Kaieteur News
December 5, 2006

Related Links: Articles on corporal punishment
Letters Menu Archival Menu

Have you often wondered why psychologists usually delve deep into the childhood of their clients. The reason, I am told is that your childhood experiences are never transitory but leave an indelible mark on your personality, shaping your fears and your attitude towards life.

Most of us of the older generation grew up with respect for authority because in school we were flogged so often for the slightest of indiscretions that we had a mortal fear of the whip. These days, teachers cannot whip students as they feel. The Ministry of Education has ruled that a teacher first must obtain permission from the principal before he can do this. While some people feel this had led to a decline in respect for authority, both public and private, it is my view that in limiting flogging in schools we are saving our children from psychological scars.

One year ago within these columns I wrote “Those who support the flogging of children in school have little appreciation of the worth of human beings. They most likely were similarly abused during their school days and their support of corporal punishment is meant to assuage their own inner fears that somehow they had a normal childhood.

I was a child once and nothing drove fear into me more than the anticipation that some small misgiving or mistake would result in lashes from an irate teacher. If you spelt a word incorrectly, instead of the teacher helping you out with the phonics, you would be rewarded with a few stinging lashes as if you had deliberately erred. Teachers in the old days were unforgiving when it came to the minutest of mistakes.

The old folks will say that education was better in their days than it is today; let them continue to fool themselves. In the old days, only a small percentage of the school-aged population made it to secondary school and so the passes, relative to the overall secondary school population, were high. With the increase in access to secondary education, there was bound to be a decline in relative passes and an increase in absolute numbers. Peeping Tom feels that generally the standard of education is higher today than it was forty years ago. So please do not tell me that corporal punishment produced “good students.”

In a previous article entitled Licks Like Peas, I called attention to the need for teachers to conform to the rules, regardless of their opinions about corporal punishment. I noted then that “The Ministry of Education had issued a circular that only head teachers can authorise flogging. Yet, despite these well-publicised regulations governing discipline, these rules are being openly flouted in many schools. Some teachers are in the habit of bringing their domestic problems into the classroom and taking it out mercilessly on the children.

Teachers need to be taught that they do not have an inalienable right to use force on children. In the case of teachers their right to inflict pain finds no sanction in law, neither should it in public opinion. I do not want to bore you with the research conducted into the effects of this form of abuse. But the psychological scars remain with the abused child forever, and ultimately affect their behaviour in all stages of life.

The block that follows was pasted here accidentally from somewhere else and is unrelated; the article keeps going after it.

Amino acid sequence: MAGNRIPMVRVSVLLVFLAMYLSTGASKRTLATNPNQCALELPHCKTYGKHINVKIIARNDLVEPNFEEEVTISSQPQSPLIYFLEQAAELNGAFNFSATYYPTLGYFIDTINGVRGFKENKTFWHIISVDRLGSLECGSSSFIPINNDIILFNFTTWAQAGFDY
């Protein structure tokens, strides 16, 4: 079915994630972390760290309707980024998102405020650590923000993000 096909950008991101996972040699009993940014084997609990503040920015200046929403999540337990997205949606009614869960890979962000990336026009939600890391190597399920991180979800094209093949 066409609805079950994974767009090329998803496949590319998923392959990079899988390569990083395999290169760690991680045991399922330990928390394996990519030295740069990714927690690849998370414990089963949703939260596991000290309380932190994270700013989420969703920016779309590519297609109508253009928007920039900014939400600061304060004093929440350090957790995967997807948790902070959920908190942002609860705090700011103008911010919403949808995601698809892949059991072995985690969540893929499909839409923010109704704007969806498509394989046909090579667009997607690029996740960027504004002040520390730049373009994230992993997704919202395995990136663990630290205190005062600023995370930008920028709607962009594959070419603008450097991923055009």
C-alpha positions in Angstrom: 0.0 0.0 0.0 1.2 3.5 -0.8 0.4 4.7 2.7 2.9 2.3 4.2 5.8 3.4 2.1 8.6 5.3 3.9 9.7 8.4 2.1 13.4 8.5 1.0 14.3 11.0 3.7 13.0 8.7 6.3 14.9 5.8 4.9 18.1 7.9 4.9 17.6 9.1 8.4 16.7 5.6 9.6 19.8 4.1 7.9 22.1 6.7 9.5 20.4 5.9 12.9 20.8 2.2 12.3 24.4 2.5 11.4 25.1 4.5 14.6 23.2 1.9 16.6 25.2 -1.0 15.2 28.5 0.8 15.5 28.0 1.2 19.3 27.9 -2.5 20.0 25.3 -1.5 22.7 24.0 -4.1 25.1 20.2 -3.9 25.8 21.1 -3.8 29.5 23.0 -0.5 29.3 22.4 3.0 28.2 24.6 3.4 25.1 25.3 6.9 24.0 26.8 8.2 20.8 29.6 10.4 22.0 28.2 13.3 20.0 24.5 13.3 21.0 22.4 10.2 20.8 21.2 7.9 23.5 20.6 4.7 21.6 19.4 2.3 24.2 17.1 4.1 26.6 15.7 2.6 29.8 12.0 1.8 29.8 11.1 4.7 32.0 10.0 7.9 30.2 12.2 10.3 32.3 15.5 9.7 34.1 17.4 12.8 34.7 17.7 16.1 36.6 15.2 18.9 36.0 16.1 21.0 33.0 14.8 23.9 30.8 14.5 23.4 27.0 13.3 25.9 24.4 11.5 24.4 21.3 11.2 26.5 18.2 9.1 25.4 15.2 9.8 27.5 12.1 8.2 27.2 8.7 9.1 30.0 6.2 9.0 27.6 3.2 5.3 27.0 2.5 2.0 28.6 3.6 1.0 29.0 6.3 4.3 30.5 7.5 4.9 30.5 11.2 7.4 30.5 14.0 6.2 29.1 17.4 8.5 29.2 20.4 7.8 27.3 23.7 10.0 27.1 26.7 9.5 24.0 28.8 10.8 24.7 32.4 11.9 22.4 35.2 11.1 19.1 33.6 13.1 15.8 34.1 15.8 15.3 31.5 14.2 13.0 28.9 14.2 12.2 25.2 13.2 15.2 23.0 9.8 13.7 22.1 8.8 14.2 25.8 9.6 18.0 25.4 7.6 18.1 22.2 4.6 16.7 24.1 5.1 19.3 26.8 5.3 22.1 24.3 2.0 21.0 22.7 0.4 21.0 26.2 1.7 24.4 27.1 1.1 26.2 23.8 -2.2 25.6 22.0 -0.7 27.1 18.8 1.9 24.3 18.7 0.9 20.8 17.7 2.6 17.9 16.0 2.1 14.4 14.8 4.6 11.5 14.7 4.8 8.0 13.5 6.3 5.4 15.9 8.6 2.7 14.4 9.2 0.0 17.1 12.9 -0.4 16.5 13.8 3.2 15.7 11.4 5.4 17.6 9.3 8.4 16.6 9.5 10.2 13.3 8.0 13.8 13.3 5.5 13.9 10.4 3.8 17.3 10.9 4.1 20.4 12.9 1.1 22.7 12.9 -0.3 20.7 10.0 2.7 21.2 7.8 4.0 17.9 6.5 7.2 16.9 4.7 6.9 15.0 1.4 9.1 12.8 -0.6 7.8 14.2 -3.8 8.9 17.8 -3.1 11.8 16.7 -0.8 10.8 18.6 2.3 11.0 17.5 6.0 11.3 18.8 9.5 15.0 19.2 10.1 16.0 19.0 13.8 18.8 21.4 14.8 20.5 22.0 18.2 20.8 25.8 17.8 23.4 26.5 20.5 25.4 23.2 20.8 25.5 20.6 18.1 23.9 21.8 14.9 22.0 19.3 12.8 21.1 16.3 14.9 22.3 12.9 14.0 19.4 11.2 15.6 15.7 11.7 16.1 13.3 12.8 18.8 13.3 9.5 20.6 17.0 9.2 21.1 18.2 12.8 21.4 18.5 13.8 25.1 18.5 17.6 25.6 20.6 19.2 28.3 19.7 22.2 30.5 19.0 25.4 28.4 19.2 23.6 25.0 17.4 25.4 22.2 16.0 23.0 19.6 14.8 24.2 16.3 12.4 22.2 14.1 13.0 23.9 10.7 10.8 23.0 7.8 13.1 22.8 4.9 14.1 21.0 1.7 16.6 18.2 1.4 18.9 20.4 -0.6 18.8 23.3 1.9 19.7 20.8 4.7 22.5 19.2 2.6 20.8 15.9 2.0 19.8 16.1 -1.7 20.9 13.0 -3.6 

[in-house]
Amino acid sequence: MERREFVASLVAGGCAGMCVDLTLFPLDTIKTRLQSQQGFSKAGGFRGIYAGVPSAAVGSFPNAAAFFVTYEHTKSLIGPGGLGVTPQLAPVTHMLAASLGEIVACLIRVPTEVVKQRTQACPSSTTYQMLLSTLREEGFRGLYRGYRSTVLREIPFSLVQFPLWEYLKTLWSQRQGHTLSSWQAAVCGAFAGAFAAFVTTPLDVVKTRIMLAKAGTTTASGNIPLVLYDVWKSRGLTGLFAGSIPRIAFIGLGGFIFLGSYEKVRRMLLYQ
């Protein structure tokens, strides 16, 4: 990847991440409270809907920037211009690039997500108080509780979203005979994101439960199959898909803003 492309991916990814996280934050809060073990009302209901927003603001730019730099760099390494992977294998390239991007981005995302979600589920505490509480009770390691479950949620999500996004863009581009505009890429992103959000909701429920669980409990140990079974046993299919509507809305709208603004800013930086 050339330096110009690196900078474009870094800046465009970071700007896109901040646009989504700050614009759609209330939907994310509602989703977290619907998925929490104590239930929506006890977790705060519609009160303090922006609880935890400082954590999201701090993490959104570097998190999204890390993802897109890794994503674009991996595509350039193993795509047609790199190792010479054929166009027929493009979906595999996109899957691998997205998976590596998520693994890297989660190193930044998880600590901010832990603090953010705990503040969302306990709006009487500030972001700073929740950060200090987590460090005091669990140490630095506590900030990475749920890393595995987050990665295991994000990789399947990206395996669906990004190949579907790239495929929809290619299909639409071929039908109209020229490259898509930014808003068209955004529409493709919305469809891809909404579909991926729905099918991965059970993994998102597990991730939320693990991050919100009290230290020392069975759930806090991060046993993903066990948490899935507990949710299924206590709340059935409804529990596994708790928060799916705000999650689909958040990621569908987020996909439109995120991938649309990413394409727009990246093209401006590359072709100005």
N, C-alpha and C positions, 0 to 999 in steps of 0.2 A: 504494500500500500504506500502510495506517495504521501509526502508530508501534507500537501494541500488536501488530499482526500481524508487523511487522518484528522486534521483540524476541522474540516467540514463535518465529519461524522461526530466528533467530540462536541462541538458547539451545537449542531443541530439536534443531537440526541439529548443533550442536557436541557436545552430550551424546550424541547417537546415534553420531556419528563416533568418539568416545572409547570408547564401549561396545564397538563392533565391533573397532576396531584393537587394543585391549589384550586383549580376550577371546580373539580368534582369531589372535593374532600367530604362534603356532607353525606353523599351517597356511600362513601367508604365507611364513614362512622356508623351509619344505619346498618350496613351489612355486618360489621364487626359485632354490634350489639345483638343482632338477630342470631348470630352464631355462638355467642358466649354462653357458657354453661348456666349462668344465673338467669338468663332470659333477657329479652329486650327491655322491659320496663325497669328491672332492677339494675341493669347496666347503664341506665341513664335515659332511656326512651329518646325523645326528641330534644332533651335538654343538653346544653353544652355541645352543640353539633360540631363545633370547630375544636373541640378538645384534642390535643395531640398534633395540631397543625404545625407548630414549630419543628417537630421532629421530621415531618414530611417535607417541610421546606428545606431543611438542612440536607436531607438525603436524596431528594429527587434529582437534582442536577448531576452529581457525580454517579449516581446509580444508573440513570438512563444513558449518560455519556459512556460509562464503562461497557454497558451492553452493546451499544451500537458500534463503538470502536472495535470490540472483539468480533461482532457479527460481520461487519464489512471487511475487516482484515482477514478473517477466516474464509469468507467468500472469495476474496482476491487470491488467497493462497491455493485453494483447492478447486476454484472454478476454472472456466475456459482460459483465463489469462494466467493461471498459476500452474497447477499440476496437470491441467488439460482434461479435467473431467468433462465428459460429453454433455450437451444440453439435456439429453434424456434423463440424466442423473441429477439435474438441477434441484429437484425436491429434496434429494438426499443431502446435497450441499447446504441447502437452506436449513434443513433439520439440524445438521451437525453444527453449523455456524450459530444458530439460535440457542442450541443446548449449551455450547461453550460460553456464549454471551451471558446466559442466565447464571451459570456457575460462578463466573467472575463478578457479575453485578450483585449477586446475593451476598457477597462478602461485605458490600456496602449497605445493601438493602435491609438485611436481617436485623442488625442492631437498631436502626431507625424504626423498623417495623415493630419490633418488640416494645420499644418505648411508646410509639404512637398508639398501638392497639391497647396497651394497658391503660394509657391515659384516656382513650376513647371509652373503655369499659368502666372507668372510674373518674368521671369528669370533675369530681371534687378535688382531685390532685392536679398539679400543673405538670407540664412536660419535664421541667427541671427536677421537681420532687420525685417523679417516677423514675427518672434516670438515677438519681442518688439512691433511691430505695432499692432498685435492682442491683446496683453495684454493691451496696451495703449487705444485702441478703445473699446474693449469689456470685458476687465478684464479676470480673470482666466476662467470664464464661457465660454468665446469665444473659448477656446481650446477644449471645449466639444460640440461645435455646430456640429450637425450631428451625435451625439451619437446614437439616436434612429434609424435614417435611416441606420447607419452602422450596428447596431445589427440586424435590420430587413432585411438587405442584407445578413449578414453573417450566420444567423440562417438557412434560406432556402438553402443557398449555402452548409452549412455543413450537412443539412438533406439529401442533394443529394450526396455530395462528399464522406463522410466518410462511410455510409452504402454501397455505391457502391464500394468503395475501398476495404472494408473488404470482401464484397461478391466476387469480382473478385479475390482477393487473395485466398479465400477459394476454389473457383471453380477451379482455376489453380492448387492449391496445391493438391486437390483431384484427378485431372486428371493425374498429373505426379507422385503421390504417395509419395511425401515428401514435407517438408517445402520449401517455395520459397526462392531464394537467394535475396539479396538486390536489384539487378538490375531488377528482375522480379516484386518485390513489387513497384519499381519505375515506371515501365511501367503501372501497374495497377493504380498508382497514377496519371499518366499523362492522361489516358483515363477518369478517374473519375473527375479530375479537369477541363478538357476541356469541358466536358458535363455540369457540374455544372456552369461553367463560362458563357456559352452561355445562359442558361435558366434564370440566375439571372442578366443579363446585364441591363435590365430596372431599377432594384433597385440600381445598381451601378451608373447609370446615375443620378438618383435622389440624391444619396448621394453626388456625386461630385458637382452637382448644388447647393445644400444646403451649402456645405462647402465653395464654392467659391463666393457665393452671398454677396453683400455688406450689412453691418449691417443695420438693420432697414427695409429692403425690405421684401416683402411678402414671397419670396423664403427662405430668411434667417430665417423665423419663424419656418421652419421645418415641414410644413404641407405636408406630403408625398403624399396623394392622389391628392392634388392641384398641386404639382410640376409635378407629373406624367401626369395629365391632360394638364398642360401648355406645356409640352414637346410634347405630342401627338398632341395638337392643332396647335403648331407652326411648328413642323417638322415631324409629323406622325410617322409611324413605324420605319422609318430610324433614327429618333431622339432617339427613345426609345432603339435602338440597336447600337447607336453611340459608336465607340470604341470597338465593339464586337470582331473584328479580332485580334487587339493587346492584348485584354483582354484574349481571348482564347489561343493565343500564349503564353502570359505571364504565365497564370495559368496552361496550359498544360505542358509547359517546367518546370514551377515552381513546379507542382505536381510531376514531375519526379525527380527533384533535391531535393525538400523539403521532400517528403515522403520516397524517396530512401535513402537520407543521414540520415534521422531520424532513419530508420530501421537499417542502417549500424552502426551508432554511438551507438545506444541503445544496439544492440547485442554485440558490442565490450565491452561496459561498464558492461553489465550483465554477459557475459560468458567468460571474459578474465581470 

Our children are not musical drums that teachers can beat upon. They are human beings with feelings, too frail and small to defend themselves. The flogging of children in school amounts to advantage. This abuse must be brought to an end. Otherwise we will produce a generation of young people with irreversible psychological illnesses.”

“Children do have human rights. They are entitled to the right to a pleasant childhood; we have duty to provide them with education free of abuse. So let us stamp out this flogging of our children. This is not the stone-age where an education has to be beaten into our children.”

Flogging of children in our schools in unnecessary. I do not know of any child who does not want to have the affection of his teachers. I do not know of any child who would not want to do all his work and do it correctly. But sometimes the children simply do not understand a concept being taught, cannot express their difficulties or simply need further help in the subject area. So instead of beating them we need to find out what exactly is the problem and try to help them.

In every school there are bound to be bad eggs. I know that there are many students who are indisciplined. But which one of us is perfect, we all make mistakes. The benefit of hindsight gives us the opportunity to look back on our lives and see the many mistakes or wrong turns we made. But we do not whip ourselves. So why should we support the flogging of our helpless children?

I do not care whether it is in school or in extra lessons, teachers have no right to beat children. It is abuse, plain and simple. I will support corporal punishment being a criminal offence. I cannot understand how some parents can send their children to extra lessons and allow their children to be whipped by teachers who they are paying to help their children overcome their academic difficulties. What are the teachers being paid for? To beat the problem out of the children? Parents can do that at home, can they not?

It is sickening to hear tales of parents who actually decide which extra lessons to send their children, based on the amount of licks shared. For some parents the more the licks, the better.

A certain little girl, when asked her name, would reply, “I'm Mr. Brown's daughter.” Her mother wanting her to be precise in her language told her this was wrong, she must say, “I'm Jane Brown.”

The next day a teacher saw the child in the cafeteria and asked, “Aren't you Mr. Brown's daughter?”

She replied, “I thought I was, but mother says I'm not.”

Guess what? She was whipped for being rude.